• Chapter 5:1-12:36 is the contest between the Lord and Pharaoh • SIGNS 1-3: Defeat of the powers of the underworld: Blood of the Nile, Frogs, Flies – all powers of the underworld in Egyptian thinking. The first two signs are copied by the sorcerers of Egypt but the third (the flies) acknowledged as being by the hand of Israel’s God. (8:16-19). Interesting that frogs were regarded in the pantheon of gods as being the gods of protecting women in childbirth – remember what Pharaoh did to Moses’ generation? Also interesting – this first defeat shows God’s power over magic, occult and dark spirits. • SIGNS 4-6: Defeat of the powers of the earth: Mosquitoes/gnats, cattle plague and dust into boils for all living creatures (yuk!). Interesting that the plague of flies shows the first separation between what happens to Egyptians and Hebrews. (read 8:20-24) • SIGNS 7-9: Defeat of the powers of the sky: Hail, Locusts Darkness across the land (no light – think about Amon Ra and Pharaoh and their place/roles….). In the plague of Hail, Pharaoh actually seeks forgiveness (9:27-25) and ask Moses to intercede for him to the Lord. Pharaoh does this again in the plague of locusts (the great threat of all ancient – and modern- food producers!). But he continues to “harden his heart”…. • THE KNOCKOUT BLOW: The death of all the firstborn of Egypt (11:1-12:36). Life in Egypt is cut off and disrupted. Amon Ra and his son have failed. They have been defeated by a greater God. Pharaoh fulfils God’s promise to let the Israelite go – with plenty of plunder (silver and gold and livestock etc….) and even ask Moses to bless him. Moses refuses to bless Pharaoh. The nation that is about to be freed and trained how to fulfil their vocation of being blessing carriers of blessing to all nations has no place for any other God and any other life than that lived in Yahweh’s blessing and life.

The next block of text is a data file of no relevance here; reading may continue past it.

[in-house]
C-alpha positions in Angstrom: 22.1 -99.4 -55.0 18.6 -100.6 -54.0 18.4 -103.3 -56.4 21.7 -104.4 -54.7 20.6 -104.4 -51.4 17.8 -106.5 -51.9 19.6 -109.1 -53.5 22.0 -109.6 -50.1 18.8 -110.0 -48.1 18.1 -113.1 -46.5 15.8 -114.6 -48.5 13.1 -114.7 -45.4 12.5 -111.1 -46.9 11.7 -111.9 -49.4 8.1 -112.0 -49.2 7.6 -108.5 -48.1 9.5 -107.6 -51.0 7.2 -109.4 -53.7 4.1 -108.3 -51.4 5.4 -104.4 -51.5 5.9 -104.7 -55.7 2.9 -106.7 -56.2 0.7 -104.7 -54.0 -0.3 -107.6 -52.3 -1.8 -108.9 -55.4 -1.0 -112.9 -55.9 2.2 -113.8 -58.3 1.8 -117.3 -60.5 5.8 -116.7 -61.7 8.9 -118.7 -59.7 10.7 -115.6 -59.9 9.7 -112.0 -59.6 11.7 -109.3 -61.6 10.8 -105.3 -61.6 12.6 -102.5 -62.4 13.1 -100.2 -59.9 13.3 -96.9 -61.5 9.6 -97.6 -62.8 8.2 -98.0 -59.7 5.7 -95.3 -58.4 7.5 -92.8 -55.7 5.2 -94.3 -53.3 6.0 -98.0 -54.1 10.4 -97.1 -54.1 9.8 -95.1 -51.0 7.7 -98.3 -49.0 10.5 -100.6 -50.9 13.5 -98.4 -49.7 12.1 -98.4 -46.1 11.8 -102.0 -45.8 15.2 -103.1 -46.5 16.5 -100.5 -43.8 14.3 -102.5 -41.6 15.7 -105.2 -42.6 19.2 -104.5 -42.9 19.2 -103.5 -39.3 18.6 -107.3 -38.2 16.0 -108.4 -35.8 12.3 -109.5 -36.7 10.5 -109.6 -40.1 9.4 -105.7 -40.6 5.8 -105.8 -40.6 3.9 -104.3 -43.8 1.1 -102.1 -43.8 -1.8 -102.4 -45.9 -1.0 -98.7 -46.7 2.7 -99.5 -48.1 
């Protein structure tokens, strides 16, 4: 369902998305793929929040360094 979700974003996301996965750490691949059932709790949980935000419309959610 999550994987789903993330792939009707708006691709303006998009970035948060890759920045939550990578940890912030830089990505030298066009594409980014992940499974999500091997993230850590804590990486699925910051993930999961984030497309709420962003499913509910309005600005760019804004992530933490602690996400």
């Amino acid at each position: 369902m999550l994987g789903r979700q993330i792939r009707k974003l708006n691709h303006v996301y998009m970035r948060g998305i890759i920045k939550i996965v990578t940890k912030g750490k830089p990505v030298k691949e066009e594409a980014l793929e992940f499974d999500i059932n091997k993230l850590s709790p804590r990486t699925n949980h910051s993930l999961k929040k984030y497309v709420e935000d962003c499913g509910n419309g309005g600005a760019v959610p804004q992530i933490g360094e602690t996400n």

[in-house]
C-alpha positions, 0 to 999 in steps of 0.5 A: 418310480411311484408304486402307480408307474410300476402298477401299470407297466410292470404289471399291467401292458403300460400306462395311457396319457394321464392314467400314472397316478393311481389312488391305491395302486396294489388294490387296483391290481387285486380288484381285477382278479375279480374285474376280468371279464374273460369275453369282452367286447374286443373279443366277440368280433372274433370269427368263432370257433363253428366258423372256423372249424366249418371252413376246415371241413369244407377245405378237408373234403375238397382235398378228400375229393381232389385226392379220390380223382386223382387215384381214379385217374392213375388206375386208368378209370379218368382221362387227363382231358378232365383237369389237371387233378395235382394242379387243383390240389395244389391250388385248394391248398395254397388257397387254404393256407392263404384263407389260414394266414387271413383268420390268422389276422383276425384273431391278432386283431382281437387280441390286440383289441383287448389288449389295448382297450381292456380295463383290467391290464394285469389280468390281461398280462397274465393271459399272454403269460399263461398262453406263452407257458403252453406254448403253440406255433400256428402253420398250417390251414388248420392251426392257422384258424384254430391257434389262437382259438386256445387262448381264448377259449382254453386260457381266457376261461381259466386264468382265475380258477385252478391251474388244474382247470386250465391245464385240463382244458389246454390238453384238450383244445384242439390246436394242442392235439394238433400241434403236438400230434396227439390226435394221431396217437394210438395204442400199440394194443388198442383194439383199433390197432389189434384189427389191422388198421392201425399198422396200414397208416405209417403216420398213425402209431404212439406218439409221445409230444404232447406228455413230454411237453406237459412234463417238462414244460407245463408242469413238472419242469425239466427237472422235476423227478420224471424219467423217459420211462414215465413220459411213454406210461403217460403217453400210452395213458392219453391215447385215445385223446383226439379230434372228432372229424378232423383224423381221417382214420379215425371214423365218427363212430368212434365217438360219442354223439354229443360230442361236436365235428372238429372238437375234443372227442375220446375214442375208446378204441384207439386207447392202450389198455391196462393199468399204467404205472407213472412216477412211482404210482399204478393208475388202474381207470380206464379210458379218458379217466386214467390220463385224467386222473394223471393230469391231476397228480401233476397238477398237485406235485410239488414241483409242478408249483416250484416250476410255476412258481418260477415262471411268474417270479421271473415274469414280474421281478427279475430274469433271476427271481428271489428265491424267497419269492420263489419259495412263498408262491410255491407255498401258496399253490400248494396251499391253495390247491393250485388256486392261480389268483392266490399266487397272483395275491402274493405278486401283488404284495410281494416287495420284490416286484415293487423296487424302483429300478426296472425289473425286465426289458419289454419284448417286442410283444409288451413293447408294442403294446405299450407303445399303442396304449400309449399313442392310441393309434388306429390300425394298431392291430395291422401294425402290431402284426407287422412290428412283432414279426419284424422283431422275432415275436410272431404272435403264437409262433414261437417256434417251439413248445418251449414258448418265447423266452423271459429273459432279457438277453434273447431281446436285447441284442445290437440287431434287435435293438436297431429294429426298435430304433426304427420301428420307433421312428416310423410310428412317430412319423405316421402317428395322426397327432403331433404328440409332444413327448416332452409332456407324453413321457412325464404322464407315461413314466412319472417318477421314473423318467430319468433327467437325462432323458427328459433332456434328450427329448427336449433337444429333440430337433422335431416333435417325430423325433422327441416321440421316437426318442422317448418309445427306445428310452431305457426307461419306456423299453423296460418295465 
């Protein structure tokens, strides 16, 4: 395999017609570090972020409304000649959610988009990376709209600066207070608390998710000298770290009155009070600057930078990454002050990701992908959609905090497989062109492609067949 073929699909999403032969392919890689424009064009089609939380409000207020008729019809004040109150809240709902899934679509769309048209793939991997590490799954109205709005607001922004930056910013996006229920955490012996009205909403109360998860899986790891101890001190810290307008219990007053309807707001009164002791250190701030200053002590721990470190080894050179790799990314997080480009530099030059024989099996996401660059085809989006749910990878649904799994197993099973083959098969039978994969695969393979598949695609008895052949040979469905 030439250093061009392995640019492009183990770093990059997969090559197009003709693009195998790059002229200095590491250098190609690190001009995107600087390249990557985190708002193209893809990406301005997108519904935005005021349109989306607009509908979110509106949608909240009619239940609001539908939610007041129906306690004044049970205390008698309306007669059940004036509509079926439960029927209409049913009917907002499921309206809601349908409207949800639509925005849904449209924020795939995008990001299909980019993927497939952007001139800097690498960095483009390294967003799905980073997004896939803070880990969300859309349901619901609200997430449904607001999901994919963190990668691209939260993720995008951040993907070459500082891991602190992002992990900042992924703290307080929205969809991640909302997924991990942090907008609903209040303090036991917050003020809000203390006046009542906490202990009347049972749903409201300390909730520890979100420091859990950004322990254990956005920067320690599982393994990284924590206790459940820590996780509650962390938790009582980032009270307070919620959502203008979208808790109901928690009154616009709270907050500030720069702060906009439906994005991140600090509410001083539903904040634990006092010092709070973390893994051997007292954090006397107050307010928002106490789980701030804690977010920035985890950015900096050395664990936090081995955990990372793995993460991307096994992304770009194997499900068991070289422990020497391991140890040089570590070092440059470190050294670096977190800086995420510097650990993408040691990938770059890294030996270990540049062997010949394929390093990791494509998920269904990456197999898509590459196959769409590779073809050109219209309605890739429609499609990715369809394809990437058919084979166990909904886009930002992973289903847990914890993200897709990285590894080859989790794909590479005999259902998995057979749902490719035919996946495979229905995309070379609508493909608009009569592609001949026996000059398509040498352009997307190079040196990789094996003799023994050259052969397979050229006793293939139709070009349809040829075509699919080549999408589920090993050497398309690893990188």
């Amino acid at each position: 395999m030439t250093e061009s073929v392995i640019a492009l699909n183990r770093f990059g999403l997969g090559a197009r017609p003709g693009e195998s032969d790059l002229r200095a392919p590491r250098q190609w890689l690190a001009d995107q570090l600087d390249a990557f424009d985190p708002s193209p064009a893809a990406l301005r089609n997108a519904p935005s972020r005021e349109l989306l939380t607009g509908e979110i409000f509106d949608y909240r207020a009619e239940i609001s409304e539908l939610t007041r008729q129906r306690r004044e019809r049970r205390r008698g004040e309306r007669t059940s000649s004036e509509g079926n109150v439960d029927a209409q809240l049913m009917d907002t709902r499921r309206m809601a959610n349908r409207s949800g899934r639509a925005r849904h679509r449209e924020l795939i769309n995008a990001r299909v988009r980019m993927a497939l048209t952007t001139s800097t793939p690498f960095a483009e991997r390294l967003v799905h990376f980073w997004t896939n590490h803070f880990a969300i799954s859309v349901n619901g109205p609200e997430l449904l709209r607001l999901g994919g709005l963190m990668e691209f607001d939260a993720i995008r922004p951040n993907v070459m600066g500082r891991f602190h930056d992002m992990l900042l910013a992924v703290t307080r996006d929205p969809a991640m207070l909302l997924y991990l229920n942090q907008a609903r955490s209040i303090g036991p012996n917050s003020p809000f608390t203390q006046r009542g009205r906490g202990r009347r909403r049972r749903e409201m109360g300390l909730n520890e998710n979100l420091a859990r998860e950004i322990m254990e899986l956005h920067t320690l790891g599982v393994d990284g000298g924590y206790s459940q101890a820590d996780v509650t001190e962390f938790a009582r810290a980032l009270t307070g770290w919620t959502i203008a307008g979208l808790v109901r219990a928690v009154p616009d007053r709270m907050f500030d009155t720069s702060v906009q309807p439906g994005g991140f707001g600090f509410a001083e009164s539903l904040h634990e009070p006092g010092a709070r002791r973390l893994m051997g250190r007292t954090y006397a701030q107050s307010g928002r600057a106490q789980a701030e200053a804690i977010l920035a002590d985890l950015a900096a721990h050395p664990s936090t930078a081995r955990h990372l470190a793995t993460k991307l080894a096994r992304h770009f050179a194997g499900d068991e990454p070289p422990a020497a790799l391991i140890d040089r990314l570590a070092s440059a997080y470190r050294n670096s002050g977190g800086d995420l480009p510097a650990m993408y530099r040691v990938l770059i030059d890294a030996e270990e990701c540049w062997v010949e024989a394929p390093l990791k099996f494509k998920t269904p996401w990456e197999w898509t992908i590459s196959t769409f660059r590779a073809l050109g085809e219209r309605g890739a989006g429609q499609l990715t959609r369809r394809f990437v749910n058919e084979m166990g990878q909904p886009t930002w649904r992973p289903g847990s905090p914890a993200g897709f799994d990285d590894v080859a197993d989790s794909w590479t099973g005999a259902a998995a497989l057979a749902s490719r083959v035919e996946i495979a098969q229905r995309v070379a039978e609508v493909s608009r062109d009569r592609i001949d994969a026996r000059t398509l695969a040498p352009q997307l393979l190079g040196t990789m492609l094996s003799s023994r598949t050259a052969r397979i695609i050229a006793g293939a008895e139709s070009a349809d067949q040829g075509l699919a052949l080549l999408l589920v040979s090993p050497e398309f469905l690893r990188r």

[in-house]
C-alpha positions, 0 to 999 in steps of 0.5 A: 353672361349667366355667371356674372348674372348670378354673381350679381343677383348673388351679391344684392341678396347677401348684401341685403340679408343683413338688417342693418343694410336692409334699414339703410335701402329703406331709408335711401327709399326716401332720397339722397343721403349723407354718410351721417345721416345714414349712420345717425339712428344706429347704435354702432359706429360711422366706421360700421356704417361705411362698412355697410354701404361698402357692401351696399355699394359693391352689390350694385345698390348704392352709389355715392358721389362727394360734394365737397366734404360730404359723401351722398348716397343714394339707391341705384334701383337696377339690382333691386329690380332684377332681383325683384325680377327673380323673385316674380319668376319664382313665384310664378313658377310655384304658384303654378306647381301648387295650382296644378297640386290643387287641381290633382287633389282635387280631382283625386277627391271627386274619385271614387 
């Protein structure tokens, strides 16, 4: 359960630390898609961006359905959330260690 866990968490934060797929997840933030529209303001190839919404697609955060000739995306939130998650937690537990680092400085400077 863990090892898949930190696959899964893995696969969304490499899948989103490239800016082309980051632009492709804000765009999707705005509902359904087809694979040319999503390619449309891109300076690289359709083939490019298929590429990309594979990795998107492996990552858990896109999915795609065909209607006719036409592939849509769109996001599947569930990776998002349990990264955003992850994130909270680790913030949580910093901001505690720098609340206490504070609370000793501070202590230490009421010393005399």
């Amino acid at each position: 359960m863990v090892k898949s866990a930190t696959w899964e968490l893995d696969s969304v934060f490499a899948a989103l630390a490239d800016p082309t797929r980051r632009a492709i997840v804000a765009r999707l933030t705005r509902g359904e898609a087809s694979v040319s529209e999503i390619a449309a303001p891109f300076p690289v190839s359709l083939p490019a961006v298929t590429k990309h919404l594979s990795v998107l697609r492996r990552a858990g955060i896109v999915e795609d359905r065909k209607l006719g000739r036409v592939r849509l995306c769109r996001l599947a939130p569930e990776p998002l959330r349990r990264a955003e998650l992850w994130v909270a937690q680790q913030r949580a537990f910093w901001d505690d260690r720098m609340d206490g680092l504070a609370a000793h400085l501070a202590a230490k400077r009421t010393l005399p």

WEEK 3 Exodus 12:1-14 (TNIV)
The Passover and the Festival of Unleavened Bread ( numbers relate to THOUGHTS – the bullet points below)